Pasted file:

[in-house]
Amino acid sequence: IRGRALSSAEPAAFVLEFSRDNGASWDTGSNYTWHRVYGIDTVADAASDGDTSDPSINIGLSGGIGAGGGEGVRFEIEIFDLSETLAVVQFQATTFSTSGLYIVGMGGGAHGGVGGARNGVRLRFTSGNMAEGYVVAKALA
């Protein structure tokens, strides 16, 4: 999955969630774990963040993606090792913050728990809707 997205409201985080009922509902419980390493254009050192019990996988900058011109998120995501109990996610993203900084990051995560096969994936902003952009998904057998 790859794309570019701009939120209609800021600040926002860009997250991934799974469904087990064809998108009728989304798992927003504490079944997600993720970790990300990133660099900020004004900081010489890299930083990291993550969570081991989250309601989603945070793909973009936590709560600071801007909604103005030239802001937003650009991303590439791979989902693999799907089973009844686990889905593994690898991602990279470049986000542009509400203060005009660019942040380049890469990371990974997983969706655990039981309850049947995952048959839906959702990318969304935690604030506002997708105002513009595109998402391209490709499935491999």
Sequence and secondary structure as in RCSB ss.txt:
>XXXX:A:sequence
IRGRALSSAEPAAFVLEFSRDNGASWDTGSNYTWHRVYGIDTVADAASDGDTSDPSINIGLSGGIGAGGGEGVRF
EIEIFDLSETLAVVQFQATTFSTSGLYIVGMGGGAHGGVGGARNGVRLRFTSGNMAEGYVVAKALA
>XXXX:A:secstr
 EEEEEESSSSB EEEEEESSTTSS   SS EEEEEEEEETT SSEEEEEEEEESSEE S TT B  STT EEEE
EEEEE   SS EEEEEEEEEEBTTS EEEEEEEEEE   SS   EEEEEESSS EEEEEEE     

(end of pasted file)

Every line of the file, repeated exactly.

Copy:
[in-house]
Amino acid sequence: IRGRALSSAEPAAFVLEFSRDNGASWDTGSNYTWHRVYGIDTVADAASDGDTSDPSINIGLSGGIGAGGGEGVRFEIEIFDLSETLAVVQFQATTFSTSGLYIVGMGGGAHGGVGGARNGVRLRFTSGNMAEGYVVAKALA
């Protein structure tokens, strides 16, 4: 999955969630774990963040993606090792913050728990809707 997205409201985080009922509902419980390493254009050192019990996988900058011109998120995501109990996610993203900084990051995560096969994936902003952009998904057998 790859794309570019701009939120209609800021600040926002860009997250991934799974469904087990064809998108009728989304798992927003504490079944997600993720970790990300990133660099900020004004900081010489890299930083990291993550969570081991989250309601989603945070793909973009936590709560600071801007909604103005030239802001937003650009991303590439791979989902693999799907089973009844686990889905593994690898991602990279470049986000542009509400203060005009660019942040380049890469990371990974997983969706655990039981309850049947995952048959839906959702990318969304935690604030506002997708105002513009595109998402391209490709499935491999």
Sequence and secondary structure as in RCSB ss.txt:
>XXXX:A:sequence
IRGRALSSAEPAAFVLEFSRDNGASWDTGSNYTWHRVYGIDTVADAASDGDTSDPSINIGLSGGIGAGGGEGVRF
EIEIFDLSETLAVVQFQATTFSTSGLYIVGMGGGAHGGVGGARNGVRLRFTSGNMAEGYVVAKALA
>XXXX:A:secstr
 EEEEEESSSSB EEEEEESSTTSS   SS EEEEEEEEETT SSEEEEEEEEESSEE S TT B  STT EEEE
EEEEE   SS EEEEEEEEEEBTTS EEEEEEEEEE   SS   EEEEEESSS EEEEEEE     